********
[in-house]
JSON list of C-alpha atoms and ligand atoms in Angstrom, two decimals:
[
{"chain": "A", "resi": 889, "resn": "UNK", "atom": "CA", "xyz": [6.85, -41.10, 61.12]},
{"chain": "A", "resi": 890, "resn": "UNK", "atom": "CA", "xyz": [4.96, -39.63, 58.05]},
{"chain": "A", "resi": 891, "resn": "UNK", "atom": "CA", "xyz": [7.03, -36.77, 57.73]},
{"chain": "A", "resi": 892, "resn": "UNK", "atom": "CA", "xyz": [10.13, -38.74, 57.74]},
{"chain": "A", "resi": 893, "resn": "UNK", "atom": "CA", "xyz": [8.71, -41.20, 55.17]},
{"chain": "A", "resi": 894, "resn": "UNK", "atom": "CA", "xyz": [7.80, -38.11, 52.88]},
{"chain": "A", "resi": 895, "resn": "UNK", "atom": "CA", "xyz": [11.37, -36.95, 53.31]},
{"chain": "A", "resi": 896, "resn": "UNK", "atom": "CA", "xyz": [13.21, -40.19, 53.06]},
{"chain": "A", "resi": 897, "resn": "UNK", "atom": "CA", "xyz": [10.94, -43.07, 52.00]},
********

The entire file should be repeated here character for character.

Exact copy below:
[in-house]
JSON list of C-alpha atoms and ligand atoms in Angstrom, two decimals:
[
{"chain": "A", "resi": 889, "resn": "UNK", "atom": "CA", "xyz": [6.85, -41.10, 61.12]},
{"chain": "A", "resi": 890, "resn": "UNK", "atom": "CA", "xyz": [4.96, -39.63, 58.05]},
{"chain": "A", "resi": 891, "resn": "UNK", "atom": "CA", "xyz": [7.03, -36.77, 57.73]},
{"chain": "A", "resi": 892, "resn": "UNK", "atom": "CA", "xyz": [10.13, -38.74, 57.74]},
{"chain": "A", "resi": 893, "resn": "UNK", "atom": "CA", "xyz": [8.71, -41.20, 55.17]},
{"chain": "A", "resi": 894, "resn": "UNK", "atom": "CA", "xyz": [7.80, -38.11, 52.88]},
{"chain": "A", "resi": 895, "resn": "UNK", "atom": "CA", "xyz": [11.37, -36.95, 53.31]},
{"chain": "A", "resi": 896, "resn": "UNK", "atom": "CA", "xyz": [13.21, -40.19, 53.06]},
{"chain": "A", "resi": 897, "resn": "UNK", "atom": "CA", "xyz": [10.94, -43.07, 52.00]},